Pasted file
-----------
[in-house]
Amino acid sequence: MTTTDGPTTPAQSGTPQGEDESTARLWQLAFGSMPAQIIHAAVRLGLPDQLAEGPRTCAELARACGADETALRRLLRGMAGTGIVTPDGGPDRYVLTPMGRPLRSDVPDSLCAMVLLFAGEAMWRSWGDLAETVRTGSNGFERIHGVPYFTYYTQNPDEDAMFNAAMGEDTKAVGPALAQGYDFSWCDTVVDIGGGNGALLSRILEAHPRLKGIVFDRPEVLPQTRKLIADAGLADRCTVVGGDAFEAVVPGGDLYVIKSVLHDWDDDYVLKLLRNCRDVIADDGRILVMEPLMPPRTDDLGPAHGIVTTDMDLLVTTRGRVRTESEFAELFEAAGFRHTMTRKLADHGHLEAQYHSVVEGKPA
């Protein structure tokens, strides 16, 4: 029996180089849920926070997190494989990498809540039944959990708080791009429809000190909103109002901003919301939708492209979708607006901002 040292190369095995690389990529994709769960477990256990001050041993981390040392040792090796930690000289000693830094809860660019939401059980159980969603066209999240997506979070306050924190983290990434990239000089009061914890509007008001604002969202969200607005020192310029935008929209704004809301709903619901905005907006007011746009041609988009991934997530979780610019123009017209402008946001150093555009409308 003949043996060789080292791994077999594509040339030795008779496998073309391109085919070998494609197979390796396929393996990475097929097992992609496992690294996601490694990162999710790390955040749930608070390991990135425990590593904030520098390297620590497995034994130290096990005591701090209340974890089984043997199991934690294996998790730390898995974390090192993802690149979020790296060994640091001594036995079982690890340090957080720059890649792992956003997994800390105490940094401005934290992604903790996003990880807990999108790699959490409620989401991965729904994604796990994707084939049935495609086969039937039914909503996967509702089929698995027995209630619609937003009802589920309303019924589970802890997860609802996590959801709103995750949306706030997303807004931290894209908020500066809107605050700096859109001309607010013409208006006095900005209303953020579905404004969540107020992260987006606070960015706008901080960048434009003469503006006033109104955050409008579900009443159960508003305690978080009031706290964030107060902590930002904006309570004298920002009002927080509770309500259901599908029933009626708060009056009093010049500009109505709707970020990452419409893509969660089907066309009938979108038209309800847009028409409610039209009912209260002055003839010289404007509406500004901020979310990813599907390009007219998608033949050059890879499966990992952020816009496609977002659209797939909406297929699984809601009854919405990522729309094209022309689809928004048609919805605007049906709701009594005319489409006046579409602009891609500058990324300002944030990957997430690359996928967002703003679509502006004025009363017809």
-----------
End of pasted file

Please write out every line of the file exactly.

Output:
[in-house]
Amino acid sequence: MTTTDGPTTPAQSGTPQGEDESTARLWQLAFGSMPAQIIHAAVRLGLPDQLAEGPRTCAELARACGADETALRRLLRGMAGTGIVTPDGGPDRYVLTPMGRPLRSDVPDSLCAMVLLFAGEAMWRSWGDLAETVRTGSNGFERIHGVPYFTYYTQNPDEDAMFNAAMGEDTKAVGPALAQGYDFSWCDTVVDIGGGNGALLSRILEAHPRLKGIVFDRPEVLPQTRKLIADAGLADRCTVVGGDAFEAVVPGGDLYVIKSVLHDWDDDYVLKLLRNCRDVIADDGRILVMEPLMPPRTDDLGPAHGIVTTDMDLLVTTRGRVRTESEFAELFEAAGFRHTMTRKLADHGHLEAQYHSVVEGKPA
């Protein structure tokens, strides 16, 4: 029996180089849920926070997190494989990498809540039944959990708080791009429809000190909103109002901003919301939708492209979708607006901002 040292190369095995690389990529994709769960477990256990001050041993981390040392040792090796930690000289000693830094809860660019939401059980159980969603066209999240997506979070306050924190983290990434990239000089009061914890509007008001604002969202969200607005020192310029935008929209704004809301709903619901905005907006007011746009041609988009991934997530979780610019123009017209402008946001150093555009409308 003949043996060789080292791994077999594509040339030795008779496998073309391109085919070998494609197979390796396929393996990475097929097992992609496992690294996601490694990162999710790390955040749930608070390991990135425990590593904030520098390297620590497995034994130290096990005591701090209340974890089984043997199991934690294996998790730390898995974390090192993802690149979020790296060994640091001594036995079982690890340090957080720059890649792992956003997994800390105490940094401005934290992604903790996003990880807990999108790699959490409620989401991965729904994604796990994707084939049935495609086969039937039914909503996967509702089929698995027995209630619609937003009802589920309303019924589970802890997860609802996590959801709103995750949306706030997303807004931290894209908020500066809107605050700096859109001309607010013409208006006095900005209303953020579905404004969540107020992260987006606070960015706008901080960048434009003469503006006033109104955050409008579900009443159960508003305690978080009031706290964030107060902590930002904006309570004298920002009002927080509770309500259901599908029933009626708060009056009093010049500009109505709707970020990452419409893509969660089907066309009938979108038209309800847009028409409610039209009912209260002055003839010289404007509406500004901020979310990813599907390009007219998608033949050059890879499966990992952020816009496609977002659209797939909406297929699984809601009854919405990522729309094209022309689809928004048609919805605007049906709701009594005319489409006046579409602009891609500058990324300002944030990957997430690359996928967002703003679509502006004025009363017809």